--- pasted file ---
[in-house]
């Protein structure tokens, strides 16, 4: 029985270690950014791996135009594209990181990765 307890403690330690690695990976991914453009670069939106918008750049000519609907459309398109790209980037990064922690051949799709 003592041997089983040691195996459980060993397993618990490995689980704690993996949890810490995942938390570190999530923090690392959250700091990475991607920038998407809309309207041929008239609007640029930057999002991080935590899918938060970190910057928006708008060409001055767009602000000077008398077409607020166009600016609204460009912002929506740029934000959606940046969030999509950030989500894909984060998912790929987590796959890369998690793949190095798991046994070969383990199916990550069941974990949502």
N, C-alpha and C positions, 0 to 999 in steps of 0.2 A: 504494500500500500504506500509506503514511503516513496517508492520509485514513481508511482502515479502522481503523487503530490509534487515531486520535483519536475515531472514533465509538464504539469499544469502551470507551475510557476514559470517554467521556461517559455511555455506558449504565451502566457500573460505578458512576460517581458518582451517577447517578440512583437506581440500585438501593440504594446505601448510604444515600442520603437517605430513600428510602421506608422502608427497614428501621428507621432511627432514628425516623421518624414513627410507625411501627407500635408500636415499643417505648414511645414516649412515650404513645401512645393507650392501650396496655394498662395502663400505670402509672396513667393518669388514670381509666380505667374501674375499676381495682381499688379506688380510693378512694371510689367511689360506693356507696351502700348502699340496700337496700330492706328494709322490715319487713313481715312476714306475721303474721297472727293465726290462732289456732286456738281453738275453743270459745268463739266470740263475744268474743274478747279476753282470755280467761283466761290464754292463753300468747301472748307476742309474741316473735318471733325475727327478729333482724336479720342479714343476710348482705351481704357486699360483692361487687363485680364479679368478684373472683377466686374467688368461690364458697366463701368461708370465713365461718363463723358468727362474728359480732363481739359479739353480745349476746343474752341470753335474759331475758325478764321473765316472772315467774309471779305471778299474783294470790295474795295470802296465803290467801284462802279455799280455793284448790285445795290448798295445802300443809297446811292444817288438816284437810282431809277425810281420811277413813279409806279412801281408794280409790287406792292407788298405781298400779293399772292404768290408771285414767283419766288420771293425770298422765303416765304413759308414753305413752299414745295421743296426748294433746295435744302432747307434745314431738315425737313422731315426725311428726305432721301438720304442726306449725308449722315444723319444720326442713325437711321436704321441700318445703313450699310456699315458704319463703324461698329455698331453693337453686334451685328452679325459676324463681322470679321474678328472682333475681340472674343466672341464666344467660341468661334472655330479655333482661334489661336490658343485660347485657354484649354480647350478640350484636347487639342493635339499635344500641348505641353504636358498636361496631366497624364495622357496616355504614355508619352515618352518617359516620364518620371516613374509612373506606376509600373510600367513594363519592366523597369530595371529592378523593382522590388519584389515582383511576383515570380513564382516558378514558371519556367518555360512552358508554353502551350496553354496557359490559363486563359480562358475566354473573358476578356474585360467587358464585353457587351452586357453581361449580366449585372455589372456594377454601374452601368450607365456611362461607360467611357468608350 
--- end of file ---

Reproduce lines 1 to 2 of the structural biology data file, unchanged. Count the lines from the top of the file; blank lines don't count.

[in-house]
């Protein structure tokens, strides 16, 4: 029985270690950014791996135009594209990181990765 307890403690330690690695990976991914453009670069939106918008750049000519609907459309398109790209980037990064922690051949799709 003592041997089983040691195996459980060993397993618990490995689980704690993996949890810490995942938390570190999530923090690392959250700091990475991607920038998407809309309207041929008239609007640029930057999002991080935590899918938060970190910057928006708008060409001055767009602000000077008398077409607020166009600016609204460009912002929506740029934000959606940046969030999509950030989500894909984060998912790929987590796959890369998690793949190095798991046994070969383990199916990550069941974990949502």